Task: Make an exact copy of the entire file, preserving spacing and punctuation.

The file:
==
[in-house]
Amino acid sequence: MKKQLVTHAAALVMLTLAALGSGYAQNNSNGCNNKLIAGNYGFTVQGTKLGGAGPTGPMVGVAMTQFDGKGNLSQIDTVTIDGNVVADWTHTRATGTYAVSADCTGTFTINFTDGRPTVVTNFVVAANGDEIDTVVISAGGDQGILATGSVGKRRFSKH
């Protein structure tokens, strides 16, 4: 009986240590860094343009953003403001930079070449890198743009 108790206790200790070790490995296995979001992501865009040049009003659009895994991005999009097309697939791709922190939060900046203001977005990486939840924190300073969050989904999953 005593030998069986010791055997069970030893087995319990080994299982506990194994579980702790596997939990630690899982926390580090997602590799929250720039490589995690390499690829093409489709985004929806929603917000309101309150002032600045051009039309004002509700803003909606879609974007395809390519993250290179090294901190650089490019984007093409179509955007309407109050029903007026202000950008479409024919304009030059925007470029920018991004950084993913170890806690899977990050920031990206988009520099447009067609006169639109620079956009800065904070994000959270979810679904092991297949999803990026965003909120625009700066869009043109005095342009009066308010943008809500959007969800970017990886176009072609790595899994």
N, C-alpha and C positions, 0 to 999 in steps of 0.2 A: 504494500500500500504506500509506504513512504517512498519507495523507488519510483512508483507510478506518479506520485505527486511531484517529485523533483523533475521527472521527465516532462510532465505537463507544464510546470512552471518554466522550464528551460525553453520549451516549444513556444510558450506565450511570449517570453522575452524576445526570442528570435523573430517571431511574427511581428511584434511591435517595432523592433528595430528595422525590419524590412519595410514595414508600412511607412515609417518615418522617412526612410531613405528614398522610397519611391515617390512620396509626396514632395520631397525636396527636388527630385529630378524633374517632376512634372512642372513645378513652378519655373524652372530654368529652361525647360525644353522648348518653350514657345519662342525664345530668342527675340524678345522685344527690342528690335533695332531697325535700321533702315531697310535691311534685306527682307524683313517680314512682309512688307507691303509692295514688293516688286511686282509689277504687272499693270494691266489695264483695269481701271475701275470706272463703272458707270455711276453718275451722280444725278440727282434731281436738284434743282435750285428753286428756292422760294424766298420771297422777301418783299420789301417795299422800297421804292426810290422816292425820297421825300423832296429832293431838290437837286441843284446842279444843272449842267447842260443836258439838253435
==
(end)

[in-house]
Amino acid sequence: MKKQLVTHAAALVMLTLAALGSGYAQNNSNGCNNKLIAGNYGFTVQGTKLGGAGPTGPMVGVAMTQFDGKGNLSQIDTVTIDGNVVADWTHTRATGTYAVSADCTGTFTINFTDGRPTVVTNFVVAANGDEIDTVVISAGGDQGILATGSVGKRRFSKH
């Protein structure tokens, strides 16, 4: 009986240590860094343009953003403001930079070449890198743009 108790206790200790070790490995296995979001992501865009040049009003659009895994991005999009097309697939791709922190939060900046203001977005990486939840924190300073969050989904999953 005593030998069986010791055997069970030893087995319990080994299982506990194994579980702790596997939990630690899982926390580090997602590799929250720039490589995690390499690829093409489709985004929806929603917000309101309150002032600045051009039309004002509700803003909606879609974007395809390519993250290179090294901190650089490019984007093409179509955007309407109050029903007026202000950008479409024919304009030059925007470029920018991004950084993913170890806690899977990050920031990206988009520099447009067609006169639109620079956009800065904070994000959270979810679904092991297949999803990026965003909120625009700066869009043109005095342009009066308010943008809500959007969800970017990886176009072609790595899994």
N, C-alpha and C positions, 0 to 999 in steps of 0.2 A: 504494500500500500504506500509506504513512504517512498519507495523507488519510483512508483507510478506518479506520485505527486511531484517529485523533483523533475521527472521527465516532462510532465505537463507544464510546470512552471518554466522550464528551460525553453520549451516549444513556444510558450506565450511570449517570453522575452524576445526570442528570435523573430517571431511574427511581428511584434511591435517595432523592433528595430528595422525590419524590412519595410514595414508600412511607412515609417518615418522617412526612410531613405528614398522610397519611391515617390512620396509626396514632395520631397525636396527636388527630385529630378524633374517632376512634372512642372513645378513652378519655373524652372530654368529652361525647360525644353522648348518653350514657345519662342525664345530668342527675340524678345522685344527690342528690335533695332531697325535700321533702315531697310535691311534685306527682307524683313517680314512682309512688307507691303509692295514688293516688286511686282509689277504687272499693270494691266489695264483695269481701271475701275470706272463703272458707270455711276453718275451722280444725278440727282434731281436738284434743282435750285428753286428756292422760294424766298420771297422777301418783299420789301417795299422800297421804292426810290422816292425820297421825300423832296429832293431838290437837286441843284446842279444843272449842267447842260443836258439838253435